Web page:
NIH announces start of phase 3 trial for COVID-19 vaccine
The NIH announced the start of a phase 3 clinical trial of the first investigational COVID-19 vaccine given to people in the United States.
The vaccine, mRNA-1273, will be studied at 89 clinical research sites in the U.S. in a trial that will involve around 30,000 adult COVID-19-negative volunteers.
The vaccine was developed by the NIH and Moderna, Inc. Researchers began studying it in March. Phase 1 results published this month showed that the vaccine induced anti-SARS-CoV-2 immune responses among participant.
“Having a safe and effective vaccine distributed by the end of 2020 is a stretch goal, but it’s the right goal for the American people,” NIH Director Francis S. Collins, MD, PhD, said in a press release. “The launch of this phase 3 trial in record time while maintaining the most stringent safety measures demonstrates American ingenuity at its best and what can be done when stakeholders come together with unassailable objectivity toward a common goal.”
During the trial, study volunteers will receive two injections 28 days apart of either 100 µg of mRNA-1273 or a saline placebo. The researchers’ primary goals are to determine the safety of the vaccine and evaluate if it can prevent symptomatic COVID-19 after two doses, according to the release. Other objectives include determining if it can prevent severe COVID-19 or lab-confirmed SARS-CoV-2 infection with or without symptoms; and if it can prevent COVID-19-related death.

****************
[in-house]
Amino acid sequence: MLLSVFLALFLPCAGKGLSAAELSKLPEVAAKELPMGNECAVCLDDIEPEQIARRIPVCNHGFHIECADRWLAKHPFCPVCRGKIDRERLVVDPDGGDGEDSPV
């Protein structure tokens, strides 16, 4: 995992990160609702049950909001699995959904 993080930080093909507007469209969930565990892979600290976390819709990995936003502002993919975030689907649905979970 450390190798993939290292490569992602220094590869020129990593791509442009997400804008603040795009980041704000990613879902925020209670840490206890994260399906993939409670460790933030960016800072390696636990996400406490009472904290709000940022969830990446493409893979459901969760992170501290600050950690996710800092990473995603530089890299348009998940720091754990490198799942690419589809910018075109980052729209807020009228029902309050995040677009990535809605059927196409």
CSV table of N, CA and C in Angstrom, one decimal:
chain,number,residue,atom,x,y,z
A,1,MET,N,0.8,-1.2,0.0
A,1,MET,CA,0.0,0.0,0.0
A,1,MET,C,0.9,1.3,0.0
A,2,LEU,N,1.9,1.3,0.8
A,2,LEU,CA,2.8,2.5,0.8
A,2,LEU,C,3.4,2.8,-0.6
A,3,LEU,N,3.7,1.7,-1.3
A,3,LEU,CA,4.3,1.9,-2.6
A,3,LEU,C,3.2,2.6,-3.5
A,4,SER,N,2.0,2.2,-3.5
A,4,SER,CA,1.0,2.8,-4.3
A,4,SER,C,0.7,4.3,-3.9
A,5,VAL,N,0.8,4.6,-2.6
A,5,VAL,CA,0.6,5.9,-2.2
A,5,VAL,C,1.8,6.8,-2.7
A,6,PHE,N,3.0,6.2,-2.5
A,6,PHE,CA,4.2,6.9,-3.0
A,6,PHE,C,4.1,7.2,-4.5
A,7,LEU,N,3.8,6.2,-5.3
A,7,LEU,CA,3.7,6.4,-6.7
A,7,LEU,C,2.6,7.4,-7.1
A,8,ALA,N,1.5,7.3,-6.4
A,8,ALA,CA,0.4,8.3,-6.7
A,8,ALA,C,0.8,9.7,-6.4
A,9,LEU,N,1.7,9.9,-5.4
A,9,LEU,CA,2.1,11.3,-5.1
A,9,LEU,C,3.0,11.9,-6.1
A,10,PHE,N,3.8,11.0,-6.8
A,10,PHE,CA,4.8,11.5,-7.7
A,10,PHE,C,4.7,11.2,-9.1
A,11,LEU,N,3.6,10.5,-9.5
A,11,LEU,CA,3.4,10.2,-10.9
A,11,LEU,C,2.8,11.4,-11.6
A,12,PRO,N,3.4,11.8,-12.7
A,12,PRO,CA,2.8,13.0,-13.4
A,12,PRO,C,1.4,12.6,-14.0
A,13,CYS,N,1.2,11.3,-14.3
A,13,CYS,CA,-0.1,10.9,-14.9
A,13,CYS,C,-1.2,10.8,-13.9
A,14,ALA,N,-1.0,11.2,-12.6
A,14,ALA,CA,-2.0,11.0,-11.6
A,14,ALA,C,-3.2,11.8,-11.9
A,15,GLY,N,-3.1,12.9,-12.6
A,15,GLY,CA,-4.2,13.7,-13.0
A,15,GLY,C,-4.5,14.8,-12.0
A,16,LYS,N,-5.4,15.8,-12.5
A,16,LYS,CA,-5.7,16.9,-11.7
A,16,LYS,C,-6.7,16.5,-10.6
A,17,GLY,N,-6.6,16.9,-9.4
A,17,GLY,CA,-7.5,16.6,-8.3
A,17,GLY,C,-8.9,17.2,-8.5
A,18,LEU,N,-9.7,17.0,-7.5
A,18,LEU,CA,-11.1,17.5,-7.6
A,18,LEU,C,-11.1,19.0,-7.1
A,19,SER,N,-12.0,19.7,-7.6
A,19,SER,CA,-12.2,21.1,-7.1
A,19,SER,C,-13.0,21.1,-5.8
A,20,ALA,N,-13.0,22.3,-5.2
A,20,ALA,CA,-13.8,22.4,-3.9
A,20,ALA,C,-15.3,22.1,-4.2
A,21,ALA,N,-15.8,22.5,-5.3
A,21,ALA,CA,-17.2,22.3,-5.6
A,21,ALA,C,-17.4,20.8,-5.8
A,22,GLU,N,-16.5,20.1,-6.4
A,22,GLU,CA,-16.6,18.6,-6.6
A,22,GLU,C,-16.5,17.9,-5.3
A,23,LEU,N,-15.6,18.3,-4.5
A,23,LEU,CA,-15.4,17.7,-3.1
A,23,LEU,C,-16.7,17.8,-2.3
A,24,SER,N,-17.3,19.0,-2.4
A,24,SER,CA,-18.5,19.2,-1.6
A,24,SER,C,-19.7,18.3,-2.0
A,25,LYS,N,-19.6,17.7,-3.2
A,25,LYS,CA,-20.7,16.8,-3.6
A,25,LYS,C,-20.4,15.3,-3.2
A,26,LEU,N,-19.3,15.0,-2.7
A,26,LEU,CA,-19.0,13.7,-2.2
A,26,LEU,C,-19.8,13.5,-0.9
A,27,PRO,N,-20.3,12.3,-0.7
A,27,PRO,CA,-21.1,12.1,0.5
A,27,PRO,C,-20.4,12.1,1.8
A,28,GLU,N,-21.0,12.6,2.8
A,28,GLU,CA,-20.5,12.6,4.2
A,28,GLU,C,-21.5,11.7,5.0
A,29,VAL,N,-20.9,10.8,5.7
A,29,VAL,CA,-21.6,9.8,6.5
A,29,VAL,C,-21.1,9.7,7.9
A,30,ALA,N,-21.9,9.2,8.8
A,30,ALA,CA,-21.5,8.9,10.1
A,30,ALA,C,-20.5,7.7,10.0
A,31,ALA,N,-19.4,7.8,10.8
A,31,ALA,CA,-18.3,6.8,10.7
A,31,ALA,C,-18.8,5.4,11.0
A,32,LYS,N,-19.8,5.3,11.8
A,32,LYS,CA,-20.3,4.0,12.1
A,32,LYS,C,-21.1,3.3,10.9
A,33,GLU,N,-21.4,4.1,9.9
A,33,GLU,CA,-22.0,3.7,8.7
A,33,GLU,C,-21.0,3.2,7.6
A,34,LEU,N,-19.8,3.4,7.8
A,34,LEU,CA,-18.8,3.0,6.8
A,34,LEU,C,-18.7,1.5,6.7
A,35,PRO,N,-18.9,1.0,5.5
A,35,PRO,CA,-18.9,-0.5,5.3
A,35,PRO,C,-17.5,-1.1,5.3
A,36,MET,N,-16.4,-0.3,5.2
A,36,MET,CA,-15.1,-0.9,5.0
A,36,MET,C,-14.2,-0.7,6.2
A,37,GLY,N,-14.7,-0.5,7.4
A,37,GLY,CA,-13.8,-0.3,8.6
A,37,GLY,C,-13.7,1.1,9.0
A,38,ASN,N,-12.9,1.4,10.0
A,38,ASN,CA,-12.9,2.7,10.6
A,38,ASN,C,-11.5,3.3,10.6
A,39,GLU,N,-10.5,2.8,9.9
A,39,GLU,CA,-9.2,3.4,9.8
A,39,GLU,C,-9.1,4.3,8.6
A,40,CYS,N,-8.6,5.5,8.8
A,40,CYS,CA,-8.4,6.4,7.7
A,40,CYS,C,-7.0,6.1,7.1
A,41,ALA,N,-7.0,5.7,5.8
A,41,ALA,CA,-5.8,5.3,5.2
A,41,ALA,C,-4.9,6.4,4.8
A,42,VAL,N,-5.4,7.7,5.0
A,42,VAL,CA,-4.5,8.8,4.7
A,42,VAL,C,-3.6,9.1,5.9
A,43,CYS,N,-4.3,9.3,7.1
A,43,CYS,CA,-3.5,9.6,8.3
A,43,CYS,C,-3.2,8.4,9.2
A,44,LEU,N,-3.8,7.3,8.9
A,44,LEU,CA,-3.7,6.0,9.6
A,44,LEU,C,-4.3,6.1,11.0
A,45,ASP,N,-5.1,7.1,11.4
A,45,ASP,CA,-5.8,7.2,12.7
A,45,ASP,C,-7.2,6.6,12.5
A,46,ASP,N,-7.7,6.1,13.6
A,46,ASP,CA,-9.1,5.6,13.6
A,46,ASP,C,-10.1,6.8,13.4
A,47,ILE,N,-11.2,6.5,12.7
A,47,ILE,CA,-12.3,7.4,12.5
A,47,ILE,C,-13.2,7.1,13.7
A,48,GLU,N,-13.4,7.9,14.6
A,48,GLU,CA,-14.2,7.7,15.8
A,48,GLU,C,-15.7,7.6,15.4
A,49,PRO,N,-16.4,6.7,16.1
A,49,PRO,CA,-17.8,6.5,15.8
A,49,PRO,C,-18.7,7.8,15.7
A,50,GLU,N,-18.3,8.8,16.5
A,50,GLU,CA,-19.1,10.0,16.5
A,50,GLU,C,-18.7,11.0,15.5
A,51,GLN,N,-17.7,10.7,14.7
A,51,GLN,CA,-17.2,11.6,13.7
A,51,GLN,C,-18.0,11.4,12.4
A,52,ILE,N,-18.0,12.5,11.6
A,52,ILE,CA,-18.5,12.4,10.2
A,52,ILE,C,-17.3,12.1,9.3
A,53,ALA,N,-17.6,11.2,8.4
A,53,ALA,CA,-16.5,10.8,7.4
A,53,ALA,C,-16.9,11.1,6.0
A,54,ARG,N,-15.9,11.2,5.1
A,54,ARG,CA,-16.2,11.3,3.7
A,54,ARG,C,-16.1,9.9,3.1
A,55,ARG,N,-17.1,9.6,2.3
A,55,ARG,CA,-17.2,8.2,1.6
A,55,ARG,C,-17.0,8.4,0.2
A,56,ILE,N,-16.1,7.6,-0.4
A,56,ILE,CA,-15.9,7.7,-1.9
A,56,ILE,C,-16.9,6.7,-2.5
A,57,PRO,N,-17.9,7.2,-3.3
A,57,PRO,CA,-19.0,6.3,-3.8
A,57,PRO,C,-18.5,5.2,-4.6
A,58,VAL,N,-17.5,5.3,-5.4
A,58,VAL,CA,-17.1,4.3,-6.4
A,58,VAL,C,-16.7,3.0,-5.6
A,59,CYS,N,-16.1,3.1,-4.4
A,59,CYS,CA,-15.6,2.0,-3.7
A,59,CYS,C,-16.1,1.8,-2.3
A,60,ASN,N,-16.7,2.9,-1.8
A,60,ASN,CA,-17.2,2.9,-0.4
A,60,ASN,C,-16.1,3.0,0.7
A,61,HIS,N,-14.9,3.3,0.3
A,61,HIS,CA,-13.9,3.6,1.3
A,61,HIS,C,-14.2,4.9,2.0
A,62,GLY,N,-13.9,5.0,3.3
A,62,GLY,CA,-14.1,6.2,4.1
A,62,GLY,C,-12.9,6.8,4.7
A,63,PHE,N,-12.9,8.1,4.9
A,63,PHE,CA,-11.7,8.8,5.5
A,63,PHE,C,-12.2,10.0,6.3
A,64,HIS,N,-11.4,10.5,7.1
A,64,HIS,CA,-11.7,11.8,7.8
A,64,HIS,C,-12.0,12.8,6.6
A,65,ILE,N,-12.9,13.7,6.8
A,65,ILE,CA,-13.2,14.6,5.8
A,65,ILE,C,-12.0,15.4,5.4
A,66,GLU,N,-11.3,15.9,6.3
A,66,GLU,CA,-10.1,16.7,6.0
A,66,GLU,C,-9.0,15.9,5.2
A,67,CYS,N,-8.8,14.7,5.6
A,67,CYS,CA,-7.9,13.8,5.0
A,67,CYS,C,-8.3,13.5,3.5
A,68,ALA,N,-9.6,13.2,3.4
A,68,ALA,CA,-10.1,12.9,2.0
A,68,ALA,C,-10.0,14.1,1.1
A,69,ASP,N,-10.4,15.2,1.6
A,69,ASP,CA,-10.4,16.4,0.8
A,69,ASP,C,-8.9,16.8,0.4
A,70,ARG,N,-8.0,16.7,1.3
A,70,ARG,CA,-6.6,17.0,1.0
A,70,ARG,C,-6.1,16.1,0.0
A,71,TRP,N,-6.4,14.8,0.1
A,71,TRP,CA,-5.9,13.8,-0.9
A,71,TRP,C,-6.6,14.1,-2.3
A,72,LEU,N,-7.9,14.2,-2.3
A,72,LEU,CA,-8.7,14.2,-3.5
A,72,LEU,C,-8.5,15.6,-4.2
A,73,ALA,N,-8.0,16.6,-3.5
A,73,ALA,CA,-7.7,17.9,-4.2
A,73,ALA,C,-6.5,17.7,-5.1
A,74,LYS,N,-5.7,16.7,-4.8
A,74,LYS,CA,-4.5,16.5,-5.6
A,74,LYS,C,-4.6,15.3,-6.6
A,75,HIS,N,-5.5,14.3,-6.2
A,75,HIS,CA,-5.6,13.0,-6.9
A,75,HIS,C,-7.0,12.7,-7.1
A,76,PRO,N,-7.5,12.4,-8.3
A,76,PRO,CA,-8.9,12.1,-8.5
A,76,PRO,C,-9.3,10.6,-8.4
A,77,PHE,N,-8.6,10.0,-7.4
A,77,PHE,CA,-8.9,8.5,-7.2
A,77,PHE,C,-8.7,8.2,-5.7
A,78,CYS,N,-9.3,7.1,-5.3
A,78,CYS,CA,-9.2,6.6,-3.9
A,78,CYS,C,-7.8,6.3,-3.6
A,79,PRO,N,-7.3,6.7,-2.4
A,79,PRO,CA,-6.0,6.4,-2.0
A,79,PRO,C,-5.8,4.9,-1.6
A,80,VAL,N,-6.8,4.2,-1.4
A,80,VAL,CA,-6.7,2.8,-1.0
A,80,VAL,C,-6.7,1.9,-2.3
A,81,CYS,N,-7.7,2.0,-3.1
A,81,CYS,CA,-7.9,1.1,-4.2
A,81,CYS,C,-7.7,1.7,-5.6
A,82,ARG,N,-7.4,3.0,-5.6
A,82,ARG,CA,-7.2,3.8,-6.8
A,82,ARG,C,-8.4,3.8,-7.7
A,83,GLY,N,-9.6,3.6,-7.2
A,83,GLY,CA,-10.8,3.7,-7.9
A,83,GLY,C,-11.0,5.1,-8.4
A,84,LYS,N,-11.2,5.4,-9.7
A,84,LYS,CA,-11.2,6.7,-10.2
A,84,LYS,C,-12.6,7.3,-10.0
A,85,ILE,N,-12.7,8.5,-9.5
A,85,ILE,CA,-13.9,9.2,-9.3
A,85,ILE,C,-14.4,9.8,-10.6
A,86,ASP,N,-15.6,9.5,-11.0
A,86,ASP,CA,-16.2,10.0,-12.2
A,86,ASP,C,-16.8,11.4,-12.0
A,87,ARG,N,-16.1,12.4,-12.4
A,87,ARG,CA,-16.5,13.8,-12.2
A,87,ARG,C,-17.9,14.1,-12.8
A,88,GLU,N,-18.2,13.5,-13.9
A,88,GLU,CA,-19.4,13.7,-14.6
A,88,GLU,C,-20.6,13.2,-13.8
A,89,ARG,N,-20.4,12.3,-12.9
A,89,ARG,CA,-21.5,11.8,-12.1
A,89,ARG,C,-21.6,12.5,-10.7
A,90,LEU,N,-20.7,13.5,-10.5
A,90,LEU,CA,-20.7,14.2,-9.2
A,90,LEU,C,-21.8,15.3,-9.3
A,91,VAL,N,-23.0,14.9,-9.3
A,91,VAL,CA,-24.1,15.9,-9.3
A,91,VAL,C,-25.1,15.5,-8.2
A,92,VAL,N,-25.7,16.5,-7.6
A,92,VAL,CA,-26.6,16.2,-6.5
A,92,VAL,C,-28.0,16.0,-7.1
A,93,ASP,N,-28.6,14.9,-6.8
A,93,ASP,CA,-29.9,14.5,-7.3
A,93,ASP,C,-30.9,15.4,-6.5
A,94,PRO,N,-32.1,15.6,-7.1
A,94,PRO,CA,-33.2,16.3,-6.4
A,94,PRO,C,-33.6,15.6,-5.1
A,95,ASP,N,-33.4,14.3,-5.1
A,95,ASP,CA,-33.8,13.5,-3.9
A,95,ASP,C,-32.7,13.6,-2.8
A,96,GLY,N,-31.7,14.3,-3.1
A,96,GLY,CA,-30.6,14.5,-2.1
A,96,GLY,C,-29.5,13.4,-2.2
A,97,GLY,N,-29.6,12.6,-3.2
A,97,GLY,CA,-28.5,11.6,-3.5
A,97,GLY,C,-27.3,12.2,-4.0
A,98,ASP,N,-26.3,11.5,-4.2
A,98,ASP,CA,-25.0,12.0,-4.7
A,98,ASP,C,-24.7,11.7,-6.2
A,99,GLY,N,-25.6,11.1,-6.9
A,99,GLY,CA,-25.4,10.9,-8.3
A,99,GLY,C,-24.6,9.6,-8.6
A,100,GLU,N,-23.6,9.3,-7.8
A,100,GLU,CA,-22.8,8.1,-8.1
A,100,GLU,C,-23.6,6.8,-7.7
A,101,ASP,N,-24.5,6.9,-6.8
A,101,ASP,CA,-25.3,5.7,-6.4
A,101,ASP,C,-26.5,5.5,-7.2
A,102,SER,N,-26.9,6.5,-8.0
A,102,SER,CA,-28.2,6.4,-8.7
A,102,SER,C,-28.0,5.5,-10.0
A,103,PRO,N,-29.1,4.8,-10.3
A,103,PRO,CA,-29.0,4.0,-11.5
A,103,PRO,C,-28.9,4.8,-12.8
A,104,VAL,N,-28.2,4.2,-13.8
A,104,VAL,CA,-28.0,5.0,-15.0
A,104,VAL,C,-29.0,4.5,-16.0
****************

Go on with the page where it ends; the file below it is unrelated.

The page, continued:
“Although face coverings, physical distancing and proper isolation and quarantine of infected individuals and contacts can help us mitigate SARS-CoV-2 spread, we urgently need a safe and effective preventive vaccine to ultimately control this pandemic,” National Institute of Allergy and Infectious Diseases Director Anthony S. Fauci, MD, said in the release. “Results from early-stage clinical testing indicate the investigational mRNA-1273 vaccine is safe and immunogenic, supporting the initiation of a phase 3 clinical trial. This scientifically rigorous, randomized, placebo-controlled trial is designed to determine if the vaccine can prevent COVID-19 and for how long such protection may last.”